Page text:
Sunday, September 27, 2015

Sunday Snippet: Dodging Bullets


Sit back and get a little comfy. I'm going to blather on about my disappointment in the new season of Doctor Who, which feels almost sacrilegious, but necessary. Maybe if I purge myself, I'll enjoy the show more.

So… as mentioned before, I'm not a huge fan of Capaldi as the Doctor. This has nothing to do with his acting. I enjoy his work. But… here's the thing… I just can't get past the fact he's been two other characters besides the Doctor in the Whoverse—Caecilius in The Fires of Pompeii and John Frobisher in Torchwood: Children of Earth. But wait! What about Eve Myles? She played a character in Doctor Who before being in Torchwood. Why doesn't that bother me?

One simple reason. The character she played in The Unquiet Dead, Gwyneth, by rights, could have been an ancestor of Torchwood's Gwen, so… my brain has no problem wrapping around the idea. But Capaldi's characters? Not so much. Wanna know why?

Because THE DOCTOR doesn't have ancestors on earth. Even if I bought the idea Caecilius could be John Frobisher's ancestor, I can't buy the idea they're somehow related to the Doctor. EVER. It's just a big, fat NOPE.

Do I take this Whoverse stuff way too seriously? Oh, hell yes, I do. LOL But… I miss the continuity of the earlier Davies seasons. The sweeping emotional arcs we got in even a single episode. And Moffat is more than capable of writing that way. I mean Blink is one of the most emotional roller coaster episodes I've EVER watched on TV, so he's got the chops to connect with me on that emotional level… when he's not trying to be too quirky or clever or whatever the hell he's trying to be with the gimmicky shtick he's been throwing out lately, especially with the two opening episodes of this season. They were disjointed and messy and I'm honestly not sure what I was watching, but it's not the Doctor Who I love.

And no worries if anyone vehemently disagrees with me. I'm totally okay with the rest of the planet loving the Doctor as much as they always have. I'm just not quite there yet—maybe I never will be—but I'm hoping Moffat rises to the challenge of keeping me as a viewer.

Whew. I feel WAY better now. Thanks for letting me vent. LOL I think I'll rant a little more on my sister blog, or you know, copy this and post it there, too. :D

I could go on about having new episodes of Lost Girl to watch, but I'll save it for a later post.

Moving on… Tonight's post is from Dodging Bullets, a novella where my main characters have a long history together.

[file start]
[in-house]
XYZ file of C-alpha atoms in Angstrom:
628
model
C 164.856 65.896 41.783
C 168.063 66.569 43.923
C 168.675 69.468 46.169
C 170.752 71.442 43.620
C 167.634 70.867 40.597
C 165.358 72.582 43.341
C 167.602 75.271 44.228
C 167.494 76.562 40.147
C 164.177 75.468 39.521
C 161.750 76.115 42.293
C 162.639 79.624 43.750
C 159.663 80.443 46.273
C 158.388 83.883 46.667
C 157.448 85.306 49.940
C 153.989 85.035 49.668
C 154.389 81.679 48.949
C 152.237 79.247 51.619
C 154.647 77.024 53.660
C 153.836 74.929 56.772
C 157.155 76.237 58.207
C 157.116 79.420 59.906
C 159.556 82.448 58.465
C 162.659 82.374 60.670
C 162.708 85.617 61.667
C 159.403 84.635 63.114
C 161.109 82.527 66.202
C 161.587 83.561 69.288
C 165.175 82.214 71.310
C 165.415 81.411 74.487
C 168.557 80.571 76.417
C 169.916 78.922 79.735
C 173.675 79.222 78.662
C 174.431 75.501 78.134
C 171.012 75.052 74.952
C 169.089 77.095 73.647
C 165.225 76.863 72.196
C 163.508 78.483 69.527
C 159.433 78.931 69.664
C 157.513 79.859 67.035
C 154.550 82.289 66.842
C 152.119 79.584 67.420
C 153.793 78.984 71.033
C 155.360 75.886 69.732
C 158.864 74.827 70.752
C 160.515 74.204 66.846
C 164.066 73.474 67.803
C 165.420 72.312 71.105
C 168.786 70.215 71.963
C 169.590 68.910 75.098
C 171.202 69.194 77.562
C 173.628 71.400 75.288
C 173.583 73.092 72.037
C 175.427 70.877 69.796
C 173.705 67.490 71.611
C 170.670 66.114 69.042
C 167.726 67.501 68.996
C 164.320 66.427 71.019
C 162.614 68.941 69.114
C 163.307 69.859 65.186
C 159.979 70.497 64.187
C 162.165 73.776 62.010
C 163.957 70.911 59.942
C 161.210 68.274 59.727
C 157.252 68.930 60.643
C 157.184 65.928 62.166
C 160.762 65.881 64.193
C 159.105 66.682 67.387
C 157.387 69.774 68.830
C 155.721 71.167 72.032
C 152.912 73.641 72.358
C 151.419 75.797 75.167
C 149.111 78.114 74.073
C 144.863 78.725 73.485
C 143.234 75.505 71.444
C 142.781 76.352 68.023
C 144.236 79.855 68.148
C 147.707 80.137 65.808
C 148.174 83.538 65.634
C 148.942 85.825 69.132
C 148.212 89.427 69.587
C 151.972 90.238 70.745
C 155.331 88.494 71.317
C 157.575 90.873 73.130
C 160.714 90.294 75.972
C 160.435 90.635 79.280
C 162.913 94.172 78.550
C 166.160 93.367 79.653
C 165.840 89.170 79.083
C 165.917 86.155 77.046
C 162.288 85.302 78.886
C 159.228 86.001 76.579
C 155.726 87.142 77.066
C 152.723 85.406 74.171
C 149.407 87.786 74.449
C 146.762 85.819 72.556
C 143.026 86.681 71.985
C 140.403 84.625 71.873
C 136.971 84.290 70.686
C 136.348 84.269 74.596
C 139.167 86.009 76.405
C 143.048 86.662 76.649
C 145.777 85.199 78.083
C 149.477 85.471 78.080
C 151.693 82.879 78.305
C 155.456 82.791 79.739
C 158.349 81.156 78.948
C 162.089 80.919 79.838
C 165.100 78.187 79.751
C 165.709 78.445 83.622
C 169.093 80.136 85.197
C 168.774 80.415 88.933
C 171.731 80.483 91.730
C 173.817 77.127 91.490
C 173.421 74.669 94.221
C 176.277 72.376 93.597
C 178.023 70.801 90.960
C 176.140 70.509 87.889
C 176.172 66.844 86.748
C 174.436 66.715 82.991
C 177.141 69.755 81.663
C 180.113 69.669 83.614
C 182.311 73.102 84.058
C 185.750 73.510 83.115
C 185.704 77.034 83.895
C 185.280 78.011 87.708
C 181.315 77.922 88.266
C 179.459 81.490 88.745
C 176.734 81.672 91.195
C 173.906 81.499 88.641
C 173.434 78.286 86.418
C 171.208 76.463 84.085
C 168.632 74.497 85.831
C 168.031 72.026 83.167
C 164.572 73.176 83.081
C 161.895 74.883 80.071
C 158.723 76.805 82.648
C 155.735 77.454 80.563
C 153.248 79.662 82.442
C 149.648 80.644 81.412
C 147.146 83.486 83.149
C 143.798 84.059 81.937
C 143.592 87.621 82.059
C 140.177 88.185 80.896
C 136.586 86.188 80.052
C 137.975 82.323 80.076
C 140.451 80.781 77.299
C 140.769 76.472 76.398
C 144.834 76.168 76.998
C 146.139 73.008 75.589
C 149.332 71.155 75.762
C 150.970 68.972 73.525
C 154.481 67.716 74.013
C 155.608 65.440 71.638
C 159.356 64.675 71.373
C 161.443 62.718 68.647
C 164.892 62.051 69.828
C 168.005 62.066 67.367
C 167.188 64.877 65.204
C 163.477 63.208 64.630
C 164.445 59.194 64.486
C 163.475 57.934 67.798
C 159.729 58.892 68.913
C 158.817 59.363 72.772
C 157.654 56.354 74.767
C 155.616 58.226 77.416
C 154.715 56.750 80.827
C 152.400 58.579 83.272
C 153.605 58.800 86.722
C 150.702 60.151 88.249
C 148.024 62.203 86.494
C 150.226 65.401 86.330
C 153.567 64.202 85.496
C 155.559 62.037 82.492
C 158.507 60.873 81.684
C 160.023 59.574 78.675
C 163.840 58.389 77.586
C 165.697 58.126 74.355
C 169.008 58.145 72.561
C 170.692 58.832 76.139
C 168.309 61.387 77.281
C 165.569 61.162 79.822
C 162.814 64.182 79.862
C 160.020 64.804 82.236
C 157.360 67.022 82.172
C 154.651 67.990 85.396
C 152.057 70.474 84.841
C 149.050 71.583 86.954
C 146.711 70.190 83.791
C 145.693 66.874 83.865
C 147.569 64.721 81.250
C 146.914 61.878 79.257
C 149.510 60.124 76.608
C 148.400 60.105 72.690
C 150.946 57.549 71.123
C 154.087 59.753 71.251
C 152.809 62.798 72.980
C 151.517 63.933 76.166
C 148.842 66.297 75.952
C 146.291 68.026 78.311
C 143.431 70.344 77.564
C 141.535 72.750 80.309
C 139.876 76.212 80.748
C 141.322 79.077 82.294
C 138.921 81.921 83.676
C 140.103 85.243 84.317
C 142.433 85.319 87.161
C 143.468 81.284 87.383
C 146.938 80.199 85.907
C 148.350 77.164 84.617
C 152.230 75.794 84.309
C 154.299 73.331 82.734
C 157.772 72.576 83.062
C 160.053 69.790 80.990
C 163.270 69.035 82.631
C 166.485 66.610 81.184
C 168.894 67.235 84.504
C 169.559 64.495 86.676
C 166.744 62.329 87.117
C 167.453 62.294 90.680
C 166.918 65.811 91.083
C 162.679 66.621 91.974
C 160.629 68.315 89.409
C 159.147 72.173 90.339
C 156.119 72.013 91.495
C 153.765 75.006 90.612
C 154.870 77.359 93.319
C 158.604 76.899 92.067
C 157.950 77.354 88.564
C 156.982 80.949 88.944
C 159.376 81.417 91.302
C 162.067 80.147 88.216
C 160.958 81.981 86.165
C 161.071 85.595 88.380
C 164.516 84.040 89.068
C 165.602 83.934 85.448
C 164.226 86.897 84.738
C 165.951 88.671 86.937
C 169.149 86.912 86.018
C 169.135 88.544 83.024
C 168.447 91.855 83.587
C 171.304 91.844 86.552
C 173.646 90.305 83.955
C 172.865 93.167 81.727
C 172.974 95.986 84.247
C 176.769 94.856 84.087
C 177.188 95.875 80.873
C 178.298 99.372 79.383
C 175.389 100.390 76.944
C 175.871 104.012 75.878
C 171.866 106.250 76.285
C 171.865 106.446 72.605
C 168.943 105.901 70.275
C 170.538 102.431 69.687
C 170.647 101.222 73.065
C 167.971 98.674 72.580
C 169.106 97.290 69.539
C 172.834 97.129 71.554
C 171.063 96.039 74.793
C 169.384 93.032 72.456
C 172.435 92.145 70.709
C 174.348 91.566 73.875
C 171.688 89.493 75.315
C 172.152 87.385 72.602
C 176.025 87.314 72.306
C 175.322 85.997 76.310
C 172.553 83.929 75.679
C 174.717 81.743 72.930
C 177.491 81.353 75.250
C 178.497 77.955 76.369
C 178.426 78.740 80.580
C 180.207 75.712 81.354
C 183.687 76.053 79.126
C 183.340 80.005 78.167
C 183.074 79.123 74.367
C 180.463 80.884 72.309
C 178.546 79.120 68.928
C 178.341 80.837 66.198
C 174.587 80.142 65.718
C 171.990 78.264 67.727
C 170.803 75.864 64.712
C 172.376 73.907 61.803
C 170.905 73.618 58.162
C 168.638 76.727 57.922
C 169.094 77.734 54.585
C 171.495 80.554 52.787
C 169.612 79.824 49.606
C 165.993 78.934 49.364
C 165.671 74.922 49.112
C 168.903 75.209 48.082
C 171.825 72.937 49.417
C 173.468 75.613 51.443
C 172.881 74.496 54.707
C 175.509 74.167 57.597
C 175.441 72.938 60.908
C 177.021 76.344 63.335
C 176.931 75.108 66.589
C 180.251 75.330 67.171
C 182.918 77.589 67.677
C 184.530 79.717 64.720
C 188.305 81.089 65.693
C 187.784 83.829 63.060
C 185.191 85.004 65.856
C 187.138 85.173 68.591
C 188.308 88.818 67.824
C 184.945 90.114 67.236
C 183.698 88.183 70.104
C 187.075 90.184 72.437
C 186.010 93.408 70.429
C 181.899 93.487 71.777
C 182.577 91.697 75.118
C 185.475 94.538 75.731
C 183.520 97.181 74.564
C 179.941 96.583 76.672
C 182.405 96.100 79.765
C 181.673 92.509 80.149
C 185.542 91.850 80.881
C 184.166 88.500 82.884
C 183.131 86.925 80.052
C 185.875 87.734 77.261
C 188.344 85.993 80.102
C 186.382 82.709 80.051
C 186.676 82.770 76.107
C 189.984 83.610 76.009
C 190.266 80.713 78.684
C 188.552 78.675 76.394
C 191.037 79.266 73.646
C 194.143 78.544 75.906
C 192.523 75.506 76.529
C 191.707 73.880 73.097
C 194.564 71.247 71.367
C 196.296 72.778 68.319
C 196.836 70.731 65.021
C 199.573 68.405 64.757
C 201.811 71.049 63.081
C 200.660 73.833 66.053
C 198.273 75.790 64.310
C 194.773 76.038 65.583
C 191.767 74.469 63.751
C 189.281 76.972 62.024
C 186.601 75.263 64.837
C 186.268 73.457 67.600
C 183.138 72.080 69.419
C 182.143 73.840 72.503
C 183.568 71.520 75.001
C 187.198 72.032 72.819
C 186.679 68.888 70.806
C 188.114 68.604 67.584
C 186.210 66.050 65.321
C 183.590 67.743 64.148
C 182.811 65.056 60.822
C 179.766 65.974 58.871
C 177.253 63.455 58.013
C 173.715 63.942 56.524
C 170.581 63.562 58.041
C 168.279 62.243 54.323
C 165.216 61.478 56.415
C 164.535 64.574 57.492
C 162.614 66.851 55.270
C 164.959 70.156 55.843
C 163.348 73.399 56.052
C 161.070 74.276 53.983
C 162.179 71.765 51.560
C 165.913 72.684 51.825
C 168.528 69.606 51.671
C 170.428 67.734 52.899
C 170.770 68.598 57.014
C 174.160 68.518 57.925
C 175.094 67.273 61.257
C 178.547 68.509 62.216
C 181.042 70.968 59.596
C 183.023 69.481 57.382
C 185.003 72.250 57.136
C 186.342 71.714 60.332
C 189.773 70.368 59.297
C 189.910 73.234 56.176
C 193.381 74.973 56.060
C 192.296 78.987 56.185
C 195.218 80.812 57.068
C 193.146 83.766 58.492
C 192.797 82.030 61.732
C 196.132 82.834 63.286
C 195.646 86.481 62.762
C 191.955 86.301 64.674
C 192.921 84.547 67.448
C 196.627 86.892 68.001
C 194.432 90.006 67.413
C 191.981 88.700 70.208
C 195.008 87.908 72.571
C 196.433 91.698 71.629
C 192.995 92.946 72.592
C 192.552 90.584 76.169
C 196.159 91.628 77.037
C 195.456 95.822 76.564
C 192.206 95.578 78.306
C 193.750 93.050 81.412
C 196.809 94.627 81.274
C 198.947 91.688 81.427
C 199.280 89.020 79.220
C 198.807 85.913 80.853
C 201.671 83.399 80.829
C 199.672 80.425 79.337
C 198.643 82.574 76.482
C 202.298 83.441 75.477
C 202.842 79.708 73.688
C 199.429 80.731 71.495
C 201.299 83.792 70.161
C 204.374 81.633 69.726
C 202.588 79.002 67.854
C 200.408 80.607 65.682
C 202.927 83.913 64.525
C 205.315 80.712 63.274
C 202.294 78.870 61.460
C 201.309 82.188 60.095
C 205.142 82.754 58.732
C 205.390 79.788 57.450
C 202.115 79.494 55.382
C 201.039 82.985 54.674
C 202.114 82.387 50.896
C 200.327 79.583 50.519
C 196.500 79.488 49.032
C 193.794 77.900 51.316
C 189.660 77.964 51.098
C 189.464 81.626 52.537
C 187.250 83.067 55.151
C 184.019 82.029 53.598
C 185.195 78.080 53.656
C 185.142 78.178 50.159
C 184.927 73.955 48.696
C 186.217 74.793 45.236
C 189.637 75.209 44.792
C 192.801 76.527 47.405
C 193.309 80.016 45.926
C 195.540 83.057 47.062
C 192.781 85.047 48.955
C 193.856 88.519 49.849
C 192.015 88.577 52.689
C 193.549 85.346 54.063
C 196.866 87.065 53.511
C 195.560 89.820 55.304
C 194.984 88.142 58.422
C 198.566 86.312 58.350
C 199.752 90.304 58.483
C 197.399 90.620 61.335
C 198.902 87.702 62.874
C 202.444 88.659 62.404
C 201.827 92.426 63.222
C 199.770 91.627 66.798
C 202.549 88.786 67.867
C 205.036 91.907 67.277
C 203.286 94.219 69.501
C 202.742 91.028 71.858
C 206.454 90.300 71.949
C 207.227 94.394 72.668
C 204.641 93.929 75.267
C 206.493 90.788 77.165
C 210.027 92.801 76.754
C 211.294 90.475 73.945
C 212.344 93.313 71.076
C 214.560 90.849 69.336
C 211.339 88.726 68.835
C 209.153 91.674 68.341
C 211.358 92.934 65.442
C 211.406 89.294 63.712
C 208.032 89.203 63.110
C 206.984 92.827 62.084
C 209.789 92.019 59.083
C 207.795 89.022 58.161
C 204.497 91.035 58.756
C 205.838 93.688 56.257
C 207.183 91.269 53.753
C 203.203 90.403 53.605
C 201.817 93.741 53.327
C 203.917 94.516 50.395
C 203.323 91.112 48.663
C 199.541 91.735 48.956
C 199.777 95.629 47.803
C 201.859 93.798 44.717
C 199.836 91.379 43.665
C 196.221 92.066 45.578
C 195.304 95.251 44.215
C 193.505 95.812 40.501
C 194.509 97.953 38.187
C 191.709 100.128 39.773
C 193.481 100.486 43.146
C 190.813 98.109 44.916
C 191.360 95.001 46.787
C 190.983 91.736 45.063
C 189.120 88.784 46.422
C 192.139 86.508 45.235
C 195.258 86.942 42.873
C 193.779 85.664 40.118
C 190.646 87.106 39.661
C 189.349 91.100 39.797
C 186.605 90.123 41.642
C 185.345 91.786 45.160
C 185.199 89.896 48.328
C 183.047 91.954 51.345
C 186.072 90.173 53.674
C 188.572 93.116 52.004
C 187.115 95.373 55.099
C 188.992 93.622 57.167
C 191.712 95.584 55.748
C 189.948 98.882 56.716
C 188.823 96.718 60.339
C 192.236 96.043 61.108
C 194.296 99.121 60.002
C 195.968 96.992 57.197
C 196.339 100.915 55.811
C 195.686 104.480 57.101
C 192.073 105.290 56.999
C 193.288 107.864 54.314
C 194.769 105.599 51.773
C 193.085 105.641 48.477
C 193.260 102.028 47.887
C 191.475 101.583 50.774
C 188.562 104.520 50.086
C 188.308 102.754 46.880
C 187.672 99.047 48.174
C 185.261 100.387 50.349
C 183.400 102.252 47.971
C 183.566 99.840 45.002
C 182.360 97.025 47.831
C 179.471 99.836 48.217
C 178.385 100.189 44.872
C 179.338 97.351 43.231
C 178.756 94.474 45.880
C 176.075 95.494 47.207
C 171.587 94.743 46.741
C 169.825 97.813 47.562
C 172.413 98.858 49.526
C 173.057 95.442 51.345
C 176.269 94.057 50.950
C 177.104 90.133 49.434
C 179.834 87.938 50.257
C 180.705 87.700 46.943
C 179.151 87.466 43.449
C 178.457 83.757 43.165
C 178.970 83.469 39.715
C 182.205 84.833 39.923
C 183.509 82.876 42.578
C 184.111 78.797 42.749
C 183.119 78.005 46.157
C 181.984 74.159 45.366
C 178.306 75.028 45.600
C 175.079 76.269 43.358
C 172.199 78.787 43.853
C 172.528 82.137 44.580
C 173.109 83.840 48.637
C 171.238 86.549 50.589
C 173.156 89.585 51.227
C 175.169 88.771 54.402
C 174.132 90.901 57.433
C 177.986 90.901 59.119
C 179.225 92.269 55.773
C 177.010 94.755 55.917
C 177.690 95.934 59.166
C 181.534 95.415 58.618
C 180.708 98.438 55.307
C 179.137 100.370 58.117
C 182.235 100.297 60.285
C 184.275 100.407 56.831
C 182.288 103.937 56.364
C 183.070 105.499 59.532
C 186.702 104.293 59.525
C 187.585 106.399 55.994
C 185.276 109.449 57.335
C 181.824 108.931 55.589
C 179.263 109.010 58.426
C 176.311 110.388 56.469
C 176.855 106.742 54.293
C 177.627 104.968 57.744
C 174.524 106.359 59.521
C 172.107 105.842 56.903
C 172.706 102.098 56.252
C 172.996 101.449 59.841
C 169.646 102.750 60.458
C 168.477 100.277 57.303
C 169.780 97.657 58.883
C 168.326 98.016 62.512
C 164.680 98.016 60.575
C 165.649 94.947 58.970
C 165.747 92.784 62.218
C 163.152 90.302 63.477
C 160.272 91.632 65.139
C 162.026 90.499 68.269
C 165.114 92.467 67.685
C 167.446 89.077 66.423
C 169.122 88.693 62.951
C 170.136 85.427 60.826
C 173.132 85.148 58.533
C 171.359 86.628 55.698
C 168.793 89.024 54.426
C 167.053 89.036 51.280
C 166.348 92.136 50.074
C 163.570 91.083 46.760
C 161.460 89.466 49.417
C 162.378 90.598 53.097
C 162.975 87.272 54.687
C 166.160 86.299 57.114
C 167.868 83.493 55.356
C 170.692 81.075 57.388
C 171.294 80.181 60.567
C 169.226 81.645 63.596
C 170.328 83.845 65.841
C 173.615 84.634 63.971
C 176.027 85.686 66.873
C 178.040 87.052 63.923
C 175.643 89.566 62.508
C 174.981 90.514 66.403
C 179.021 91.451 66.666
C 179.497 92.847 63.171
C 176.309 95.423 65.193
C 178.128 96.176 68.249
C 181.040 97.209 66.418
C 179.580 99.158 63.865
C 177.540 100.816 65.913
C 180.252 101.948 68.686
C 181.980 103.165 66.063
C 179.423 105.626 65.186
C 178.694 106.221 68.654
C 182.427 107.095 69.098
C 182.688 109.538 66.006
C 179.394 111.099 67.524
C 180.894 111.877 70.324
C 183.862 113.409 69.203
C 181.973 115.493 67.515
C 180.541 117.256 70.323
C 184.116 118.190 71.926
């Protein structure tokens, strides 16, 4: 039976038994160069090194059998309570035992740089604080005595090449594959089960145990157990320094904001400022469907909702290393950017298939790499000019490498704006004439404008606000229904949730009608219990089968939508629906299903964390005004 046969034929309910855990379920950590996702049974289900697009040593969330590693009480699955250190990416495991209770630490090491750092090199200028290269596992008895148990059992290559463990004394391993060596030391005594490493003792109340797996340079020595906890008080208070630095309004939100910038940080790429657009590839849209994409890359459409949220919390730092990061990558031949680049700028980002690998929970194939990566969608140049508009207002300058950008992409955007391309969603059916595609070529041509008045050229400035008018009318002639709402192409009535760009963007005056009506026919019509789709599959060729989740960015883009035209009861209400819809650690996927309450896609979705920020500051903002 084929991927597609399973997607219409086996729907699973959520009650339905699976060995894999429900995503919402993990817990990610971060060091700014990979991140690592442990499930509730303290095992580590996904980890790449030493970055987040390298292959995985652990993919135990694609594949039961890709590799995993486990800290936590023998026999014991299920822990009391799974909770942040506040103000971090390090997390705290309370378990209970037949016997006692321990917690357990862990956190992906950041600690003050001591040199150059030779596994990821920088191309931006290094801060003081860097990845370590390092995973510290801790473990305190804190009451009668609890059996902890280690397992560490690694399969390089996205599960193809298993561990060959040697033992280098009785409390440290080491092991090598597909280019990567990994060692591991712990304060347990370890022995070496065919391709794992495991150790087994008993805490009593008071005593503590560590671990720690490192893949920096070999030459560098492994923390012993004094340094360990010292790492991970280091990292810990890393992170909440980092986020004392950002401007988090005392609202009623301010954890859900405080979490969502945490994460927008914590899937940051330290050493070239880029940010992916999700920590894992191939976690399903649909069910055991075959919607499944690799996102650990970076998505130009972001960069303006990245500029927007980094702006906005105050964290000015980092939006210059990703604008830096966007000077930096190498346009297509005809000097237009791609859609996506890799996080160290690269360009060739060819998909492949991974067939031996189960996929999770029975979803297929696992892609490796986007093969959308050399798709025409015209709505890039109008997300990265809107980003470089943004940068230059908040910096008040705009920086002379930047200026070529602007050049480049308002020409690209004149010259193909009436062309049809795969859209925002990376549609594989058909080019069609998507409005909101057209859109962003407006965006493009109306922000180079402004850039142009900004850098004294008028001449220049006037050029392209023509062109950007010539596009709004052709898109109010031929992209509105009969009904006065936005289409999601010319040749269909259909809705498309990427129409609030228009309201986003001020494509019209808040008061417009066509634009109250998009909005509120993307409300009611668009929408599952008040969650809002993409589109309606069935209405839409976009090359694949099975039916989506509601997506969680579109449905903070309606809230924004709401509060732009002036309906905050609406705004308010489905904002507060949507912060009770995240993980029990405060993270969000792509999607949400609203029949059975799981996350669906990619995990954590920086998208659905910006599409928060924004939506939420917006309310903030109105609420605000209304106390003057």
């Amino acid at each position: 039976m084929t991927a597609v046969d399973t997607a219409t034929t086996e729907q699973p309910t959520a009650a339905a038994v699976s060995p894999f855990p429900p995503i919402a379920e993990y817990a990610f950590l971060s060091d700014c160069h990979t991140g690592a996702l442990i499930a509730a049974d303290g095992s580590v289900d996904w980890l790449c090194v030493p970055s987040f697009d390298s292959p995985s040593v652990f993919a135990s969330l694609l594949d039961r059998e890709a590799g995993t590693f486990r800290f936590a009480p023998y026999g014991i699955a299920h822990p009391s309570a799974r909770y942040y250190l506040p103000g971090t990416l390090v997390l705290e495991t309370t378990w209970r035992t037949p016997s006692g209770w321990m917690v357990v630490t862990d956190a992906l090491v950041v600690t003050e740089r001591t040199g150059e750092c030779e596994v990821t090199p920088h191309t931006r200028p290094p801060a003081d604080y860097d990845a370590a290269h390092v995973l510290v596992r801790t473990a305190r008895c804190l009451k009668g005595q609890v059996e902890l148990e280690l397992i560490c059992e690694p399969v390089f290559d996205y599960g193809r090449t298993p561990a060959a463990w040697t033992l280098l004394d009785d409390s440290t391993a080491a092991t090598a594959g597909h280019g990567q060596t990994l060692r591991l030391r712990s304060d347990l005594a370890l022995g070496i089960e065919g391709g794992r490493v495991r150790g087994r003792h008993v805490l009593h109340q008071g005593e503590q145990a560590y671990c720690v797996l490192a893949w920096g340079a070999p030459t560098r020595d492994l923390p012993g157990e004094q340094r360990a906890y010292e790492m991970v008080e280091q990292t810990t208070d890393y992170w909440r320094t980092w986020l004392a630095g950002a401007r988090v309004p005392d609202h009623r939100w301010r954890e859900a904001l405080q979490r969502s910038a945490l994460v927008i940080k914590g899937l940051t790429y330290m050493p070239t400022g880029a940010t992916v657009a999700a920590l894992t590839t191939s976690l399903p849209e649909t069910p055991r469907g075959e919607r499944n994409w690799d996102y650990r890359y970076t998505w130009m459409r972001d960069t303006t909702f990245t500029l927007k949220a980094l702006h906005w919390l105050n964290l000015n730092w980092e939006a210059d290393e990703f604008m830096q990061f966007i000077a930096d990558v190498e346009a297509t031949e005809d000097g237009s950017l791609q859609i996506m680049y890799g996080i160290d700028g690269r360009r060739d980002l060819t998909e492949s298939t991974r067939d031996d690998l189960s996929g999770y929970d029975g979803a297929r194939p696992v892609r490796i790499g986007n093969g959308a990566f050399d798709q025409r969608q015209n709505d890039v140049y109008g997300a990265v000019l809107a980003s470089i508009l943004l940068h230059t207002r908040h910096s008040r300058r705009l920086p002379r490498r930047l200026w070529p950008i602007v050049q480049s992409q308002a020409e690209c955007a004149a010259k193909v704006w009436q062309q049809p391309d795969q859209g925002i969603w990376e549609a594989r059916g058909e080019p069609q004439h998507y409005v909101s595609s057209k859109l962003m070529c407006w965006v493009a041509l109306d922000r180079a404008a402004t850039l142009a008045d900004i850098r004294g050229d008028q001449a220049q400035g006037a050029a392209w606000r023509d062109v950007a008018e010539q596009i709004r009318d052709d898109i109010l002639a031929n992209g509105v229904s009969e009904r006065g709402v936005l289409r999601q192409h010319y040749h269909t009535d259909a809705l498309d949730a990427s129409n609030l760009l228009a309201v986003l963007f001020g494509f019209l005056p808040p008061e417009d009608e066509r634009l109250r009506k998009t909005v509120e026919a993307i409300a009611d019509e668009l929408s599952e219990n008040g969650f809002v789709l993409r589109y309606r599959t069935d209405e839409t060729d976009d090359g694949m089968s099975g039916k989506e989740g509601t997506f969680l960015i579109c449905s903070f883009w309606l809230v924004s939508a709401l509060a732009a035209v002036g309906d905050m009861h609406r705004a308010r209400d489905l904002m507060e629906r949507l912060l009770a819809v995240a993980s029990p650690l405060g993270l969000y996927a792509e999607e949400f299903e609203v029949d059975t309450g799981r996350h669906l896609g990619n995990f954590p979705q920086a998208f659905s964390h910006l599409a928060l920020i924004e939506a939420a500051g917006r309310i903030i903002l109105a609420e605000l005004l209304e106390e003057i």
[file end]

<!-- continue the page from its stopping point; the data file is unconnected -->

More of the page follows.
Here's the mini-blurb:

Sable and Gage live on the same street and survive their childhood by having each other's backs. When they grow up, they're still looking out for each other, but instead of ducking verbal barbs and flying objects, they're dodging bullets instead.

And a snippety peek…

Gage slammed out of the house and slumped into the chair on his front porch. His mom and dad were going at it again.
Betty screeched. "You're always going over there. She's got a grandparent who's perfectly capable of handling her."
Prescott spoke with a calm voice. "That girl has a name. Sable. And her grandmother asked me to take Sable to lunch occasionally. She just lost both of her parents, as you're well aware since you worked the scene. What harm can it do? Fourteen is hard enough without being orphaned the way she was."
Betty made a rude noise. "Maybe if her mother hadn't been strung out and driving close to ninety miles per hour, little Miss Sable wouldn't be an orphan."
Gage clenched his fists. His mom always said bitchy things about Sable and her mother. And, geez, when she got started on Sable's dad, she went off the deep end. Gage might only be fifteen, but he knew enough to get something had gone down between Betty and Ivan. He didn't know what, exactly, but something serious.
His dad defended his actions again. "Look, Betty, it's not a problem for me to spend a little time with Sable. She's a sweet kid who suffered a hard loss. And, hell, she lives across the street, is friends with the boys, and doesn't need anything from me but time."
Betty made another snide remark. "Well, of course, not. Ivan left her a fat life insurance policy. That girl will never know an honest day's work. She'll end up like Bianca, always chasing her next bottle or high—"
The thump of feet on the steps drew Gage's attention. Shit. Sable paused midway, her hand gripping the railing, her eyes filled with shock and sadness. Sable put the carryout bag she had in her free hand on the porch and tripped down the stairs, taking off down the block. Gage cursed his mother's nastiness, grabbed the bag, and shoved it inside the house, letting the door slam shut. He took off after Sable, following his gut instinct and heading to The Aardvark. Sable always went there when she didn't have anywhere else to go.
And right now, his house had so much toxic bullshit, he didn't want to be there.
He made the short walk to the store. When he entered, Bernie jerked his head toward the back room. Gage ducked around the counter and into the closed off space to find Sable hunched over the work table sorting t-shirts while sniffling.
He laid a hand on her shoulder and she tensed. "I'm sorry, Sable. My mom's a bitch sometimes."
She relaxed and choked out a laugh. Gage settled on the stool next to hers and grabbed a pile of the shirts. He started stacking his on the piles she'd already created. Sable continued to work on her grouping and the silence stretched out between them, but not in a bad way. Sable would talk when she wanted, not before.
When Sable does talk, Gage finally learns why his mom has so many issues with Sable's dad.

That's it for this week. Happy reading!


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